Senate passes bankruptcy legislation

Senate passes bankruptcy legislation


WASHINGTON — The Senate passed legislation Thursday that will make it harder for Americans to rid themselves of debt by filing for bankruptcy.

The House is expected to pass the measure next month, delivering to President Bush a second victory this year on pro-business legislation he had sought.

The vote was 74-25 to approve the most thorough overhaul of bankruptcy laws in a quarter-century.

“The short answer is fairness,” declared Sen. Orrin Hatch, R- Utah. “Those who can pay their bills should pay their bills. That’s the American way.”

Congressional and industry backers of the legislation have been pushing for it for eight years but it repeatedly got stalled. This year, with Republican majorities increased in both the House and Senate in last November’s elections, the bill’s fortunes reversed.

Before the vote and in Senate deliberations over much of the past 10 days, majority Republicans knocked down Democratic attempts to ease the impact of the legislation on people facing huge debts they cannot pay down, including single parents, the unemployed and the ill.

The Senate instead handed Wall Street investment firms a bonus, defeating a Democratic amendment that would have restricted their ability to work for companies both before and after those companies file for bankruptcy.

Senators acted against the advice of Securities and Exchange Commission Chairman William Donaldson, who said such a restriction was needed to build up investor confidence shaken by Enron, WorldCom and other corporate scandals.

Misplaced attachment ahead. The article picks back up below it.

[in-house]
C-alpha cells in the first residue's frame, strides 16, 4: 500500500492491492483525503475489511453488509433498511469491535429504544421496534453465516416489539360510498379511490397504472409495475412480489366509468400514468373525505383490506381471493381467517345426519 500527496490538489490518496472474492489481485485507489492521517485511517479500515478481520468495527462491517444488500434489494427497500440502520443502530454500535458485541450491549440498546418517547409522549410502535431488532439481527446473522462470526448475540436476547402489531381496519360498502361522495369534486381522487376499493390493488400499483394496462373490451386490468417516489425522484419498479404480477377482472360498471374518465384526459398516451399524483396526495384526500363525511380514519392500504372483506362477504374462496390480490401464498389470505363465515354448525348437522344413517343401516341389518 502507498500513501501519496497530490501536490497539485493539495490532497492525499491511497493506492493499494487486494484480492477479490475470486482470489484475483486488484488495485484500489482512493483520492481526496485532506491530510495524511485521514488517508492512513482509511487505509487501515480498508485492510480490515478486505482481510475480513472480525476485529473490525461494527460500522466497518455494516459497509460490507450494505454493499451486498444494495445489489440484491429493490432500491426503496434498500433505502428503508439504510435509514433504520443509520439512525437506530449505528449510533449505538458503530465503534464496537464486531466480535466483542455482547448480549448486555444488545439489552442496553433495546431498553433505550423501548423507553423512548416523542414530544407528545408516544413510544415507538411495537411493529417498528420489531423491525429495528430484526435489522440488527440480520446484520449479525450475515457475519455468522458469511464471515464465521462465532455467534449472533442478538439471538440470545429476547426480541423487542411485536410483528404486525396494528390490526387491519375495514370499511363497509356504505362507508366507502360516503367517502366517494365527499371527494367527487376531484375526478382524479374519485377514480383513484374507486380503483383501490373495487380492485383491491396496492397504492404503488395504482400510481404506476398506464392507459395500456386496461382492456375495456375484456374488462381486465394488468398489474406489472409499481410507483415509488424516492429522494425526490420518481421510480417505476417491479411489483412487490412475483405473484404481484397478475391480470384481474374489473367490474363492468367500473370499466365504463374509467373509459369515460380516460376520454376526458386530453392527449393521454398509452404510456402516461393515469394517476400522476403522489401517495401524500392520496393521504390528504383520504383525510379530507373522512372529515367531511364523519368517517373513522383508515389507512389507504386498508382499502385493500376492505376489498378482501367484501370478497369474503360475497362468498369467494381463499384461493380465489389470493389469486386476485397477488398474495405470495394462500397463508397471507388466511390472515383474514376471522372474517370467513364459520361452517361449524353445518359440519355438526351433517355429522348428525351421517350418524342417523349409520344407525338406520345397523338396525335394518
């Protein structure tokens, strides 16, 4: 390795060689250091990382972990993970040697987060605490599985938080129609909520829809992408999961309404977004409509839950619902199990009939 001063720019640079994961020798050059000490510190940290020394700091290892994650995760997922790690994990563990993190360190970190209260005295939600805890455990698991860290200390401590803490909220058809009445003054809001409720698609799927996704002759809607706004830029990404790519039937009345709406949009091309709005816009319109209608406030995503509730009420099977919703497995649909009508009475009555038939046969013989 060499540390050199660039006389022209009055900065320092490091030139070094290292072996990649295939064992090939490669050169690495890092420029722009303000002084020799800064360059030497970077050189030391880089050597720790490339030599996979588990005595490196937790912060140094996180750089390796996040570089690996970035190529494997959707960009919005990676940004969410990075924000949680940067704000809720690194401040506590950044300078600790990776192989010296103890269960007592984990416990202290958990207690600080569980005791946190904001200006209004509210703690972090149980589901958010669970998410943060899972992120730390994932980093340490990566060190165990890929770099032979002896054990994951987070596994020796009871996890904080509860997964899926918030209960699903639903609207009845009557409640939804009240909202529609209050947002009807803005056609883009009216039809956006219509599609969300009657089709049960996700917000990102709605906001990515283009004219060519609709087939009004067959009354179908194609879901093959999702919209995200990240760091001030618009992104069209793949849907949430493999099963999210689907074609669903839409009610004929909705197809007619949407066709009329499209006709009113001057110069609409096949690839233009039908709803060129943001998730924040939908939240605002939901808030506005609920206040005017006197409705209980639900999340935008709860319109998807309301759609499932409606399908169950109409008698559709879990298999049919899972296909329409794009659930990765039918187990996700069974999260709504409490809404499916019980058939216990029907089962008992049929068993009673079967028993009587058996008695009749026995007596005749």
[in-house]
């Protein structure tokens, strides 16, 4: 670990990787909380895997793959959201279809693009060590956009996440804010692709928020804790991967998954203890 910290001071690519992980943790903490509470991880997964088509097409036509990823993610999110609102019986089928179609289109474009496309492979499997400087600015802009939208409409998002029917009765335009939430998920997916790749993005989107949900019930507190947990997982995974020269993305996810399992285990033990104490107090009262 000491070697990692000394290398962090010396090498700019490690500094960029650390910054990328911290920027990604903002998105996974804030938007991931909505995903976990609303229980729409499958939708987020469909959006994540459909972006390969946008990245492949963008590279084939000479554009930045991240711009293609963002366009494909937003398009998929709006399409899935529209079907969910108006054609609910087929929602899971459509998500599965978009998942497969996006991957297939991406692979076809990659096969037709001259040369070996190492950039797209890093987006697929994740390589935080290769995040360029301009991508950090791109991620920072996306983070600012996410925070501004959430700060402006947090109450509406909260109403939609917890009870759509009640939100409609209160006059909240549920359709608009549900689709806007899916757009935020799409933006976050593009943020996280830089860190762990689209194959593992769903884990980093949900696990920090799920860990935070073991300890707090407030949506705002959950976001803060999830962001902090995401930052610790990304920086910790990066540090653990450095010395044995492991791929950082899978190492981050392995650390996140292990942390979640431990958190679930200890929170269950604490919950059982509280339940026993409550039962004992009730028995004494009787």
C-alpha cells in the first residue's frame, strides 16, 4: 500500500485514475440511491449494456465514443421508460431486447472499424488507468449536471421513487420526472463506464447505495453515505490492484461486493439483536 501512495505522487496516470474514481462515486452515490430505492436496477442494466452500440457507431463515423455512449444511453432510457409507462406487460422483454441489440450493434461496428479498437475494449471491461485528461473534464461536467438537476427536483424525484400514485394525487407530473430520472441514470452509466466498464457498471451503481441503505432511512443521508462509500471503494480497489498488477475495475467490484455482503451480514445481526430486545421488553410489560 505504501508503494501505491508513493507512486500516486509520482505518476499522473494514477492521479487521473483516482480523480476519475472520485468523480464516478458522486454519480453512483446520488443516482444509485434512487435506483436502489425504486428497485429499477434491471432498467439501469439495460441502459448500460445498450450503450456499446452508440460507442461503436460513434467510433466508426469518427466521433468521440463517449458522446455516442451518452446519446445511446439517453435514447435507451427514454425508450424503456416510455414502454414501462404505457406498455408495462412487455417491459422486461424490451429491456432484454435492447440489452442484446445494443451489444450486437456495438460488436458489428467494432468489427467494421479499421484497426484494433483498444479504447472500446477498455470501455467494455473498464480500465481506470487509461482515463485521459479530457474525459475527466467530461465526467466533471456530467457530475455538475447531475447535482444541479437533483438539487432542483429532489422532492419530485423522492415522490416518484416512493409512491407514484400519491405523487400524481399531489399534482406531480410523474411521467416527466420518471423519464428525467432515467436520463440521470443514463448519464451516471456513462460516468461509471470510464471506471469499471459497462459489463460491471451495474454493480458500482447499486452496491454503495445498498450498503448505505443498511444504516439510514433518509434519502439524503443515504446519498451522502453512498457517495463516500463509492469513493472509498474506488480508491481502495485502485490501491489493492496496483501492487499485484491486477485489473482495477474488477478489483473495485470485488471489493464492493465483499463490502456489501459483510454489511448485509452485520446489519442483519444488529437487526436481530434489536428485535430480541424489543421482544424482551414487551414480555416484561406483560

Critics said the bill would remove a safety net for those who have lost their jobs or face big medical bills.

“It will have a real impact on real people all over this country,” said Sen. Russ Feingold, D-Wis.

Supporters of the bill said bankruptcy often was the last refuge of gamblers, impulsive shoppers, divorced or separated fathers avoiding child support, and multimillionaires who buy mansions in states with liberal homestead exemptions to shelter assets from creditors.

Somewhere between 3,675 and 210,000 people annually would be disqualified from doing so under the legislation, according to American Bankruptcy Institute estimates. The institute is a group of bankruptcy judges, lawyers and other experts.

The legislation would set up an income-based test for measuring a debtor’s ability to repay debts. It would require people in bankruptcy to pay for credit counseling and stiffen some legal requirements for debtors in the bankruptcy process.

The measure would ease some requirements for creditors and enable credit card issuers, retailers and other lenders to recover more of what is owed them.

Under the new income test, those with insufficient assets or income could still file a Chapter 7 bankruptcy, which if approved by a judge erases debts entirely after certain assets are forfeited. But those with income above the state’s median income who can pay at least $6,000 over five years — $100 a month — would be forced into Chapter 13, where a judge would then order a repayment plan.

Copyright Copley Press Inc. 2005

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